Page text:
Monday Blues: the GT...

circa 1995-1996

Not sure what was more blue this day, my bike or the sky. I'm also not sure why the woman, who a year or two later would become my wife, couldn't take a level photo. Hopefully each of the bikes we buy over the course of a lifetime are good for us, bikes that both fit properly, and that suit our style of riding, and fulfill the purpose for which we bought them. Some of those bikes may go beyond adequacy, and exceed our expectations. Much ado is made about the importance of bike fit (and rightly so), about how a properly sized and set up bike, will add enjoyment and efficiency to a ride. On the manufacturing end, much is made about stiffness, and angles, sizes and shapes of tubes, etc, and how all these various elements of design will provide this or that advantage. 

All those technical aspects aside, I sometimes think there are intangibles, things that can not really be explained with numbers, which can set a certain bike apart. For me that certain bike was the GT shown above. This was just a typical production bike, nothing custom about it other than the way I chose to build it up from the frame. Even so, the GT instilled a level of confidence in my riding and racing, that has never been equaled by another bike. Maybe it was simply coincidence, or timing. In my early 30s at the time, so at my peak anyway but, I could climb with the best, descend fearlessly, and biggest shock of all, I felt like I could actually challenge in sprint situations.

The GT was also my first "American" racing bike. Before it came Benotto, Bottecchia, and Basso. After it came Cannondale, and KHS, two more "American" manufacturers. Interesting trend, which might suggest that GT not only instilled confidence in my riding, but also in the design and/or manufacture of American bikes. I can tell that the above photo was early in the GT's life with me - the mismatched wheel set, and the lack of white paint on the seat stays marking damage and repair, are clear indicators. GT had become very popular at the time, both for their road and their mountain bikes, but that popularity faded as other American manufacturers came to the fore. Interestingly, I noticed an older GT being raced at the recent San Dimas Stage Race, and this reminded me of my own brief history with the brand. I sometimes wonder what happened to my GT - after being broken by a pick-up truck on the way to work one day, then repaired, only to have a water bottle boss pull away from the tube, I decided its best was behind it. The last view I had of it was on top of the trash can - a sad way to end our relationship. I hope someone found it, and that it was able to provide a few more quality rides somewhere, for someone.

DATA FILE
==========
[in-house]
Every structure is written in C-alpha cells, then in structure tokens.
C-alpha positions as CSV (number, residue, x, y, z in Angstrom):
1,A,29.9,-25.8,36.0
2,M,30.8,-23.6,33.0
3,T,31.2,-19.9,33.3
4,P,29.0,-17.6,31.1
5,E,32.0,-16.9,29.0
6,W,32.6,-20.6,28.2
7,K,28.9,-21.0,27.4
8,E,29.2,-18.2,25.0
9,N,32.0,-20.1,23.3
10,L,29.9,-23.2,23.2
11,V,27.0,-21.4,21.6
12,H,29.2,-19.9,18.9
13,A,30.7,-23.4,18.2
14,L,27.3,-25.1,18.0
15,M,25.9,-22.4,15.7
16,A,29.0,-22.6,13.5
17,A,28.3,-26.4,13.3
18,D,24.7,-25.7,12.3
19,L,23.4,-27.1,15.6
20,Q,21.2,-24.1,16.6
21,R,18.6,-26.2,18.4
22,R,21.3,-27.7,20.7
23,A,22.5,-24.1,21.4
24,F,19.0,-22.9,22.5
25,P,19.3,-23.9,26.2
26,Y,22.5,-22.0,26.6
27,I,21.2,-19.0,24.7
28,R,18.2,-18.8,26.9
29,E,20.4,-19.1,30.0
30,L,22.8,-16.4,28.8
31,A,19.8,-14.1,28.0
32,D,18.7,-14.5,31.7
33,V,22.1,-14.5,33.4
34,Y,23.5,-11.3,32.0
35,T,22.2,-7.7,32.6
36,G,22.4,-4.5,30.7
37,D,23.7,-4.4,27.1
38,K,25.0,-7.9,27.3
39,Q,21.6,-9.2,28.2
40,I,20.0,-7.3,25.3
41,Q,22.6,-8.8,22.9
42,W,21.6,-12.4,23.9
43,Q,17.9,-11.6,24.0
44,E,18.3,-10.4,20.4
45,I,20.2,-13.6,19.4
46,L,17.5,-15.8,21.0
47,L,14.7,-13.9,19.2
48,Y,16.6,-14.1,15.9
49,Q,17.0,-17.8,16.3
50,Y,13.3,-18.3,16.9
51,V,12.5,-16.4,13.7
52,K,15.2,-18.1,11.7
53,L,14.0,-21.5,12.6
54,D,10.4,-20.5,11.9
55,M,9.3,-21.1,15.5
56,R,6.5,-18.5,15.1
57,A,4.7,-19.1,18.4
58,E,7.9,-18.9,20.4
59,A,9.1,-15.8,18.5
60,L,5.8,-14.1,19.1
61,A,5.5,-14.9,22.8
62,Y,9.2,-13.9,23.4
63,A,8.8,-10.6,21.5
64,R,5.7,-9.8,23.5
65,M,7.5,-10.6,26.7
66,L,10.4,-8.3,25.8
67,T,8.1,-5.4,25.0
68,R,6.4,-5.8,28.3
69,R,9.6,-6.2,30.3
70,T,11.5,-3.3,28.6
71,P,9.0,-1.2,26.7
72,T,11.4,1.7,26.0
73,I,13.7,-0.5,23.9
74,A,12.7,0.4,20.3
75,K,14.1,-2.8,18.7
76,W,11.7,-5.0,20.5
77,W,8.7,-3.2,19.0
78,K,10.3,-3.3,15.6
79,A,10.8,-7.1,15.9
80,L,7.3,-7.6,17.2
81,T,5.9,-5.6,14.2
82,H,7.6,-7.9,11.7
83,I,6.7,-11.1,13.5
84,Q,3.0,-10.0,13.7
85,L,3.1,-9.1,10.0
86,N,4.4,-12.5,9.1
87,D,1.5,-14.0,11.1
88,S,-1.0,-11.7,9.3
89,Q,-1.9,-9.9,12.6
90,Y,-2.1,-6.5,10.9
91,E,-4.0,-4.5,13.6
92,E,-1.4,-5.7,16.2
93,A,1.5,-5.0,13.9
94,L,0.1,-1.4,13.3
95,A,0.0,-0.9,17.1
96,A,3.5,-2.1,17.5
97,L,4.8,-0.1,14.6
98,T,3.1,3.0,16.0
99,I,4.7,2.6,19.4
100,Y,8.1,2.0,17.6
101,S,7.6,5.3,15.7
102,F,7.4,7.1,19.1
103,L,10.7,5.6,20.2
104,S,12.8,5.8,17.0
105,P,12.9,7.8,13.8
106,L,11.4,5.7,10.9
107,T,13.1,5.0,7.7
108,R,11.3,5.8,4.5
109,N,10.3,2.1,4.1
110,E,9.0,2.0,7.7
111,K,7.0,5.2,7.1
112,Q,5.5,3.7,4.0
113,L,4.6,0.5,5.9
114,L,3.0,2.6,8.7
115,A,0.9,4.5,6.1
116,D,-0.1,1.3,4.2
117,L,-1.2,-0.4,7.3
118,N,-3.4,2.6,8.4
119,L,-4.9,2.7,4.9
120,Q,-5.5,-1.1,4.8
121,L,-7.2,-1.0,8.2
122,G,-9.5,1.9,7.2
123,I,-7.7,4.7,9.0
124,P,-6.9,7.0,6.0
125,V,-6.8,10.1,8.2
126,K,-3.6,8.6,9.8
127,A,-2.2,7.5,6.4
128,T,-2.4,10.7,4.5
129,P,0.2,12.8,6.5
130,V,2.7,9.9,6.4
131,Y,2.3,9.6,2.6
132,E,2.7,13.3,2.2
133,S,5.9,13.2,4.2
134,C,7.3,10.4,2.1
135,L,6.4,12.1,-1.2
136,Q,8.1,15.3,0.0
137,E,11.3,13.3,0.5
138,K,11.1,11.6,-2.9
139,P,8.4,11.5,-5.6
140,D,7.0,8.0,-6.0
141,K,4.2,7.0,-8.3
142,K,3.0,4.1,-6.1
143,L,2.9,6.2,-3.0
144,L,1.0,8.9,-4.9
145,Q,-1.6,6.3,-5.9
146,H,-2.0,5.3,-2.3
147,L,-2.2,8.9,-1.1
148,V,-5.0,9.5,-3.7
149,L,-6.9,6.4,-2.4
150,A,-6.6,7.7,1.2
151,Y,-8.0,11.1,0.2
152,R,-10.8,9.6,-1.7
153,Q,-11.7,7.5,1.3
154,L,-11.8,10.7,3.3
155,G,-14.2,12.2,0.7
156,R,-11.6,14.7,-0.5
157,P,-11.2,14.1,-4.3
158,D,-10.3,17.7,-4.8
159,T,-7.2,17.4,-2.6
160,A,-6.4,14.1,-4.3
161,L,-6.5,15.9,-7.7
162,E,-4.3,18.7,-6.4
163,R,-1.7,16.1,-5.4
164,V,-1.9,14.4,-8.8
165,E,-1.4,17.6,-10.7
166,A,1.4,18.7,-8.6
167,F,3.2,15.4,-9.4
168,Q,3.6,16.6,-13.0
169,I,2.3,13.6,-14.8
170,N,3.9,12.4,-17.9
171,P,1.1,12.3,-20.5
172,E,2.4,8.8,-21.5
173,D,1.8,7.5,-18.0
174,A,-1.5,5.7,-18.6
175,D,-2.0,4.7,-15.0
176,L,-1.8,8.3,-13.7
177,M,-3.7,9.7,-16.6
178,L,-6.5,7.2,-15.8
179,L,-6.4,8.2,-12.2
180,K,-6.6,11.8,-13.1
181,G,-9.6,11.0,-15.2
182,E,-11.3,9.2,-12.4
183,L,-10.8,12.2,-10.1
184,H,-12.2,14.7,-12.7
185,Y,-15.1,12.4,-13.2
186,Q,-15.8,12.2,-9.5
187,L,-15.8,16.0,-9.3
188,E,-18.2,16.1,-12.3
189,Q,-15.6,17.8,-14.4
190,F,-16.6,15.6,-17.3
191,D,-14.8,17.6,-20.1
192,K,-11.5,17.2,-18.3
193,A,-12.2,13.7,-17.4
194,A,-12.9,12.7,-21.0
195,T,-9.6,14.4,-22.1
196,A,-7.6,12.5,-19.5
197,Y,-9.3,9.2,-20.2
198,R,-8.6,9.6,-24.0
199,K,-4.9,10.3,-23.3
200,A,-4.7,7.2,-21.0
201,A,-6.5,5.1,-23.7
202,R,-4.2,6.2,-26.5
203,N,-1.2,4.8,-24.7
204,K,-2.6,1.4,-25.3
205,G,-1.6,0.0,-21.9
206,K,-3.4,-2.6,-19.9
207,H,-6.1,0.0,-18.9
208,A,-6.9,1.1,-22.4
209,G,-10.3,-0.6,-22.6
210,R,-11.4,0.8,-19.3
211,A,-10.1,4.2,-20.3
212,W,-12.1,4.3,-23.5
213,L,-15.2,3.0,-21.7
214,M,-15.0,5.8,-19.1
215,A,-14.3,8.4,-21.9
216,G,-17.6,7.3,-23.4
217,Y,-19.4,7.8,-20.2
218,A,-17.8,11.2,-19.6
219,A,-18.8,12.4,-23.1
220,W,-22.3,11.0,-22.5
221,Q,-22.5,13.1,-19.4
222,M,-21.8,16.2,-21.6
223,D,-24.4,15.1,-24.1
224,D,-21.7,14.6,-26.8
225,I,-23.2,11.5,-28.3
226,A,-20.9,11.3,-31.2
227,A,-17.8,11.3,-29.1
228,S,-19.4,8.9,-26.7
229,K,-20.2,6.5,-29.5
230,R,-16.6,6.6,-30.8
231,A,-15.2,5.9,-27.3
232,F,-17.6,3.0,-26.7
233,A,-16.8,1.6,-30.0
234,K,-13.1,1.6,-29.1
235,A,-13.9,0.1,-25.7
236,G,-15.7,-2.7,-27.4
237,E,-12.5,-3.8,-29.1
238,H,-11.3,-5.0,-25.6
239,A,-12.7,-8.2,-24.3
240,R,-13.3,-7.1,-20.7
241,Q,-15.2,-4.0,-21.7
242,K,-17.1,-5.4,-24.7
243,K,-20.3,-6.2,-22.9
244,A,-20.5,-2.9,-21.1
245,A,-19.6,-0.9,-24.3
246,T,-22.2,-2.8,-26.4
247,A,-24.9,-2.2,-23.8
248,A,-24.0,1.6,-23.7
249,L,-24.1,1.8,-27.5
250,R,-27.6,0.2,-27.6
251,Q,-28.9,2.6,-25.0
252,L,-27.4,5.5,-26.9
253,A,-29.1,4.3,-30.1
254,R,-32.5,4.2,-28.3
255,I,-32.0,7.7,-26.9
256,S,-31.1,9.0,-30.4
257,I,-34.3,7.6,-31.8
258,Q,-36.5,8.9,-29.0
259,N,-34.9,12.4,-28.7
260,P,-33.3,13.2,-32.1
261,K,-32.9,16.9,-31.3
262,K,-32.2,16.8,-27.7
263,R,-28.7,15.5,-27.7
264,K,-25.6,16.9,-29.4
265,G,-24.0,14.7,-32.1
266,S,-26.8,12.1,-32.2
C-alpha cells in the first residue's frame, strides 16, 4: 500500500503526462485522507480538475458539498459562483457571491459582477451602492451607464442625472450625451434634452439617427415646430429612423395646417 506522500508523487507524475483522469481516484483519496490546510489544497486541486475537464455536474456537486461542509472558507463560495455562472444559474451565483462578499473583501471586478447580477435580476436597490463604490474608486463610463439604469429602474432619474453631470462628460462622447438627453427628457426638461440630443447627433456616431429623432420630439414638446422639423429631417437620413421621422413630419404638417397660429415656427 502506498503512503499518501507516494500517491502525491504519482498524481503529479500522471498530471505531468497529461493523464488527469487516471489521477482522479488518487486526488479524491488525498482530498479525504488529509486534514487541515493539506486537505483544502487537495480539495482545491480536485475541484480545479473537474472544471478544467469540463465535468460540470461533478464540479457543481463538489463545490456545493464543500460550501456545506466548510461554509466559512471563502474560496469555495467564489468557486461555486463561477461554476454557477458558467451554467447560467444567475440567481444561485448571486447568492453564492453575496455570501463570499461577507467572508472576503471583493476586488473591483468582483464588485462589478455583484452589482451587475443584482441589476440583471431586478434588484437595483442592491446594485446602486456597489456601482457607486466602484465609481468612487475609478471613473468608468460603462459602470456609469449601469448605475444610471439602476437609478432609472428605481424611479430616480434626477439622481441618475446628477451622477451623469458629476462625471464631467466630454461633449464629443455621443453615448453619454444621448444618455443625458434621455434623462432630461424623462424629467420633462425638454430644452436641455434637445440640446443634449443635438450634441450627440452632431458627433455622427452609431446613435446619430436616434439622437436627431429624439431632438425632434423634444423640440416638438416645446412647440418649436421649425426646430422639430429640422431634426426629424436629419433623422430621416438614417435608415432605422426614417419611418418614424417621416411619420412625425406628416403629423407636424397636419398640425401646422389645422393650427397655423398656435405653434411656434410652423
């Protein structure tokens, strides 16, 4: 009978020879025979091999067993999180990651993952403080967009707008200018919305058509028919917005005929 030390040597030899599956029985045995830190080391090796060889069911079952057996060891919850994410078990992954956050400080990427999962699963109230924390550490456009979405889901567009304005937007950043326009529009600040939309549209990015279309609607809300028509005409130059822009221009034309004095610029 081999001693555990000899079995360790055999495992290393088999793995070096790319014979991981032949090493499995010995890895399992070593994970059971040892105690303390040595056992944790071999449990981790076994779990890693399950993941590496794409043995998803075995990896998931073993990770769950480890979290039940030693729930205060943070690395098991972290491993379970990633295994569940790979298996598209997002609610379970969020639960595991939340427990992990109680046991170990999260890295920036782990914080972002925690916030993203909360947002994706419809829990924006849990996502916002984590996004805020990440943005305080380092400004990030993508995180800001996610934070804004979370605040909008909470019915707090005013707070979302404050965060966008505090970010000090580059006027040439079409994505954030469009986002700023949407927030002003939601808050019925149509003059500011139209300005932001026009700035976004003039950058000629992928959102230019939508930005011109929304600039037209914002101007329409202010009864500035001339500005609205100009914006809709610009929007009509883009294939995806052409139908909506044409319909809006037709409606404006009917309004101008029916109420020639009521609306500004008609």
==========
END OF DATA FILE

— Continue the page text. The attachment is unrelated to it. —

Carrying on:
Irregardless of the material from which any bike I own in the future may be made, the thin-walled, lightweight steel of the GT, will always set the standard by which these others are judged. So, lets hear some stories - have all your bikes been equal, or was there a standout? And how do you explain what made the one better than the rest? Did it seem like there was a connection that could not be completely explained by applied mechanics, the science of sizing and fit?